Built in 752, Todai-ji served as the focal point of all Buddhist practice in Japan. The temple grew to be so powerful and influential that it cost Nara its place as the capital city. To lessen the temples sway on governmental procedures, the nexus of bureaucracy was moved to Kyoto in 784. In the days before instant communication, a little distance went a long way. The temple is no stranger to tragedy. It has burned down twice, once in 1180 and again in 1567. Its current form is only two thirds its original size.
Only a few buildings remain of this once enormous temple complex. Kofuku-ji once had over 150 buildings, but over time its power waned and like a lot of temples and shrines in Japan, it has become a shadow of its former self. This temple was built to coincide with the rise of Japan’s newest capital Nara in 710 when the Fujiwara clan was at the height of their power. As it stands today, Kofuku-ji is most famous for its five story pagoda, the second tallest in Japan. Rebuilt in 1426, the pagoda stands tall as one of Nara’s most recognizable symbols.
Shrines are distinctive, and the newer they are, the brighter shade of vermilion. These days you might see a few shrines faded beyond recognition, but before the custom was discontinued, these homes of the gods were revitalized every 20 years. As one of the preeminent shrines in Japan, Kasuga-taisha was no exception. For over 1,200 years the shrine has been rebuilt and updated numerous times. In recent times though, the sprucing up is more sporadic. The shrine was rebuilt in 1955 after being partially destroyed in WWII, but not revitalized again until 2015. If you want to see a shrine the way it looked over 1,000 years ago, Kasuga-taisha is in its prime.
Nara might have been the city in which the Buddhist faith found its surest grip on the fabric of Japanese society, but Buddhism had been present in Japan long before it flourished. Gango-ji is said to be the first Buddhist temple constructed in Japan all the way back in 588. It took the temple 130 years to make its way to Nara, but in 718 the temple was moved from its original location, tile by tile, to reside in the newly founded capital. The temple has survived wars, fires, and natural disasters and as a result is much diminished from its former glory. Much of the temple grounds have been built over and absorbed by the surrounding Naramachi area, but what has survived is of great historical significance to Nara, and all of Japan.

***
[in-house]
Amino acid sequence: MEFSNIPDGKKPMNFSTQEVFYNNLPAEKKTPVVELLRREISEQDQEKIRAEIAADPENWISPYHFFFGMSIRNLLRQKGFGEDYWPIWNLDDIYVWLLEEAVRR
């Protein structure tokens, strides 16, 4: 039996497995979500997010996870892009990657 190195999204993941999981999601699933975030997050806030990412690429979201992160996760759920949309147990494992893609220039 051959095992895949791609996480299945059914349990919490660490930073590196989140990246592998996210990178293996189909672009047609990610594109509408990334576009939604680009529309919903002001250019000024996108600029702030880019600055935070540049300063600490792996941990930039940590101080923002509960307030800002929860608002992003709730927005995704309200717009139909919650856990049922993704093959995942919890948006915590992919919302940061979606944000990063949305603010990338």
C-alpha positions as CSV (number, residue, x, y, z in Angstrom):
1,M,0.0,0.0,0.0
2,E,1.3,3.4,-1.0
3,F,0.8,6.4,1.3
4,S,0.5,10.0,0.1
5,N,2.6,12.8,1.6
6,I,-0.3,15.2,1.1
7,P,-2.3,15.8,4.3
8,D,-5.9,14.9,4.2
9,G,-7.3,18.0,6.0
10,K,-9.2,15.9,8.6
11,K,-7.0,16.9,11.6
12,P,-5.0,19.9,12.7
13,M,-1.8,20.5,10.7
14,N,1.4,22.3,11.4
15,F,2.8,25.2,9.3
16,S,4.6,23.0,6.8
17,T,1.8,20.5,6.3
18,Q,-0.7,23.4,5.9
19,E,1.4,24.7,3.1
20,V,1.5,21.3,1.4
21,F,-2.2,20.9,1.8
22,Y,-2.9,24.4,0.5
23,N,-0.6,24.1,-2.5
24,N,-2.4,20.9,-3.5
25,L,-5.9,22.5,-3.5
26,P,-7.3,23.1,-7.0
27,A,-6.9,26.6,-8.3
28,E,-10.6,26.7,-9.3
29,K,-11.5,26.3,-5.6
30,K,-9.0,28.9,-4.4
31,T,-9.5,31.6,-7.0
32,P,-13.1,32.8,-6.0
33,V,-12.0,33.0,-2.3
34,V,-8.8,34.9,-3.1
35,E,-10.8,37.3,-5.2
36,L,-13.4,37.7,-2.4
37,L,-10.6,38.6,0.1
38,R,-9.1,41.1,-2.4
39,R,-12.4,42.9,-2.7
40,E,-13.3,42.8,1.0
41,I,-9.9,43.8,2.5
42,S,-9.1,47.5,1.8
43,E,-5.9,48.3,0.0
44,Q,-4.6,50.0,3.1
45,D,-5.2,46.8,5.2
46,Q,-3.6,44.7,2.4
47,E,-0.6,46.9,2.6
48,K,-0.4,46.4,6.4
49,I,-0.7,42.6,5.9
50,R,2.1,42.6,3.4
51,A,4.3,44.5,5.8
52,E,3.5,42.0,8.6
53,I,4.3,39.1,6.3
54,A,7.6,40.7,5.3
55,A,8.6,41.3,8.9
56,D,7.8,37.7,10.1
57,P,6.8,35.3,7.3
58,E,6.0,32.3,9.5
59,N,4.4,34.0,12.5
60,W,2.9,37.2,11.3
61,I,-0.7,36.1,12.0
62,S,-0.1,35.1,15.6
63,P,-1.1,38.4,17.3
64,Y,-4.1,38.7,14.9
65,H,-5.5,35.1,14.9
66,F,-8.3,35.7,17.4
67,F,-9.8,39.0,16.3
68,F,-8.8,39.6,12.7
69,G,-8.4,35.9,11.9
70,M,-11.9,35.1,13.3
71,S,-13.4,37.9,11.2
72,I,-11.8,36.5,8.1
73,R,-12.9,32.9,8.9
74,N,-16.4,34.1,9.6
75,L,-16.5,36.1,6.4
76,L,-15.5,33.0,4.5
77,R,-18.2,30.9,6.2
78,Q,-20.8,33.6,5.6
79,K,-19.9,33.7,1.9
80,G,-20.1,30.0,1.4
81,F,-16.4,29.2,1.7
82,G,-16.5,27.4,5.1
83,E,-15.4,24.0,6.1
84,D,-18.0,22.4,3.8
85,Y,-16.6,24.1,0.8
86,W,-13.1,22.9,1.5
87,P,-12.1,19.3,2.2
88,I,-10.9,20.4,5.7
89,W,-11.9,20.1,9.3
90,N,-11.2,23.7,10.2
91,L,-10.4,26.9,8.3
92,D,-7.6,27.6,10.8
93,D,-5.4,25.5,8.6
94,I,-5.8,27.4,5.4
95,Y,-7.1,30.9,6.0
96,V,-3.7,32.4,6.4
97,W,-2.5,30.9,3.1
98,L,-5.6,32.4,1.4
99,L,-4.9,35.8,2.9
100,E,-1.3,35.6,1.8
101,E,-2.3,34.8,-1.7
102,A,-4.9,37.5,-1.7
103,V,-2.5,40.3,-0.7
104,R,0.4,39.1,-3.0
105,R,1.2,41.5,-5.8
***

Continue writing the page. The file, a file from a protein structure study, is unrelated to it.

Like the other temples and shrines on this list, Yakushi-ji has seen its share of disaster and destruction. One of the most destructive times in Japan was during the Sengoku Period from about 1467 to 1603. This was a time during which Japan was constantly infested with civil disruptions and wars. During this time Yakushi-ji saw extensive damage and a reminder of that age of violence can still be seen on the temple grounds today. A masterpiece of Japanese Buddhist art, the Yakushi Trinity, was caught in a fire that destroyed the temple. The statue still stands, but today has a rich black sheen in place of the gilt gold exterior it once possessed.
This temple, founded in 759 by the Chinese monk Jianzhen, is considered to be the perfect model of the “classical style” architecture of the period. When the temple was constructed, it was right in the middle of Nara city. Over the years, the city has shifted, leaving the building to hug its outskirts. This temple definitely shouldn’t be overlooked though. It took the monk Jianzhen 12 years, five attempts, and the loss of his eyesight to make it to Japan from China. His hardships and dedication paid off in the building of one of Japan’s most beautiful temples. If you want to catch a glimpse of the man who cemented Buddhism in Japan, a famous wooden statue of his is displayed for a short period once a year around June 6th.
Or more accurately the site of the former Heijo Palace. The original was no doubt splendid and fit for a king (or an emperor in this case) but after Nara fell from its top spot as the capital of Japan, there wasn’t much use for a palace anymore. Through a series of events and, you guessed it, fires, the palace was reduced to its foundations. The location of the palace was never lost, but it took until the 1970s for an effort to revive the palace to begin. From historical records and inferences made from the foundation, major portions of the palace have been reconstructed. While it is by no means a fully completed palace, major portions such as the Suzaku Gate and the Great Hall of State are on proud display.